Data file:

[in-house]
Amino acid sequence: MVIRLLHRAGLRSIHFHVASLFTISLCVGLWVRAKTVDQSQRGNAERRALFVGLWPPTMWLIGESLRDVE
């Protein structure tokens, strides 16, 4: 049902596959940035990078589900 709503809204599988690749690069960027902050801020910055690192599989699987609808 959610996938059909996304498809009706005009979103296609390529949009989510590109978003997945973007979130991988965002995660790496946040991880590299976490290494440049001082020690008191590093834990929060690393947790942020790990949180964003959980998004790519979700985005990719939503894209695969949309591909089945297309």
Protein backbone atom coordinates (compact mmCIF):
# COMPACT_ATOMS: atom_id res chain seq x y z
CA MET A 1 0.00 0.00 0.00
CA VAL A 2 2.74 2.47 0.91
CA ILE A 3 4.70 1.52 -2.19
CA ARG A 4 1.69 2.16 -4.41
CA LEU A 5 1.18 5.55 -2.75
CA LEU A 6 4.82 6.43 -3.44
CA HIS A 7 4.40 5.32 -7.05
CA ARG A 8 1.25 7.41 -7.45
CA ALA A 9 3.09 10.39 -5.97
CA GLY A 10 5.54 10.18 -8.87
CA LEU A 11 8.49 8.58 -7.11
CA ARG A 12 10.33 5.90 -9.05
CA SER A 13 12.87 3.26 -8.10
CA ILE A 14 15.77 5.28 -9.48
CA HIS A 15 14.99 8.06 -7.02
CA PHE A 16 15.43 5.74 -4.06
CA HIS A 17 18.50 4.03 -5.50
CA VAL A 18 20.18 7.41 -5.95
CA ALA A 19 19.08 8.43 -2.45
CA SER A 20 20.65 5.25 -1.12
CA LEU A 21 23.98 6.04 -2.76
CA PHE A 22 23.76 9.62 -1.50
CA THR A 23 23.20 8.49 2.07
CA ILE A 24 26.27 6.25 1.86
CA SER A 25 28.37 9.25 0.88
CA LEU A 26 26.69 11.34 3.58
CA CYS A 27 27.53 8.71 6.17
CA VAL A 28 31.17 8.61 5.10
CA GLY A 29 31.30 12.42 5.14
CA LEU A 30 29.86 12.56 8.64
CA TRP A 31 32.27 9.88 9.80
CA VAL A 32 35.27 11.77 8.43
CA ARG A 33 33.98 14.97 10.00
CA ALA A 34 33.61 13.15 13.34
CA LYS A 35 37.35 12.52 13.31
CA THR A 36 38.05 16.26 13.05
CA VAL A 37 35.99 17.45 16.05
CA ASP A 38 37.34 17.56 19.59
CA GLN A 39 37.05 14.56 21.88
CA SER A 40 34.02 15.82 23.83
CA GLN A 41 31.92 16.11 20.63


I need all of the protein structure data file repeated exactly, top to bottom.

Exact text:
[in-house]
Amino acid sequence: MVIRLLHRAGLRSIHFHVASLFTISLCVGLWVRAKTVDQSQRGNAERRALFVGLWPPTMWLIGESLRDVE
């Protein structure tokens, strides 16, 4: 049902596959940035990078589900 709503809204599988690749690069960027902050801020910055690192599989699987609808 959610996938059909996304498809009706005009979103296609390529949009989510590109978003997945973007979130991988965002995660790496946040991880590299976490290494440049001082020690008191590093834990929060690393947790942020790990949180964003959980998004790519979700985005990719939503894209695969949309591909089945297309």
Protein backbone atom coordinates (compact mmCIF):
# COMPACT_ATOMS: atom_id res chain seq x y z
CA MET A 1 0.00 0.00 0.00
CA VAL A 2 2.74 2.47 0.91
CA ILE A 3 4.70 1.52 -2.19
CA ARG A 4 1.69 2.16 -4.41
CA LEU A 5 1.18 5.55 -2.75
CA LEU A 6 4.82 6.43 -3.44
CA HIS A 7 4.40 5.32 -7.05
CA ARG A 8 1.25 7.41 -7.45
CA ALA A 9 3.09 10.39 -5.97
CA GLY A 10 5.54 10.18 -8.87
CA LEU A 11 8.49 8.58 -7.11
CA ARG A 12 10.33 5.90 -9.05
CA SER A 13 12.87 3.26 -8.10
CA ILE A 14 15.77 5.28 -9.48
CA HIS A 15 14.99 8.06 -7.02
CA PHE A 16 15.43 5.74 -4.06
CA HIS A 17 18.50 4.03 -5.50
CA VAL A 18 20.18 7.41 -5.95
CA ALA A 19 19.08 8.43 -2.45
CA SER A 20 20.65 5.25 -1.12
CA LEU A 21 23.98 6.04 -2.76
CA PHE A 22 23.76 9.62 -1.50
CA THR A 23 23.20 8.49 2.07
CA ILE A 24 26.27 6.25 1.86
CA SER A 25 28.37 9.25 0.88
CA LEU A 26 26.69 11.34 3.58
CA CYS A 27 27.53 8.71 6.17
CA VAL A 28 31.17 8.61 5.10
CA GLY A 29 31.30 12.42 5.14
CA LEU A 30 29.86 12.56 8.64
CA TRP A 31 32.27 9.88 9.80
CA VAL A 32 35.27 11.77 8.43
CA ARG A 33 33.98 14.97 10.00
CA ALA A 34 33.61 13.15 13.34
CA LYS A 35 37.35 12.52 13.31
CA THR A 36 38.05 16.26 13.05
CA VAL A 37 35.99 17.45 16.05
CA ASP A 38 37.34 17.56 19.59
CA GLN A 39 37.05 14.56 21.88
CA SER A 40 34.02 15.82 23.83
CA GLN A 41 31.92 16.11 20.63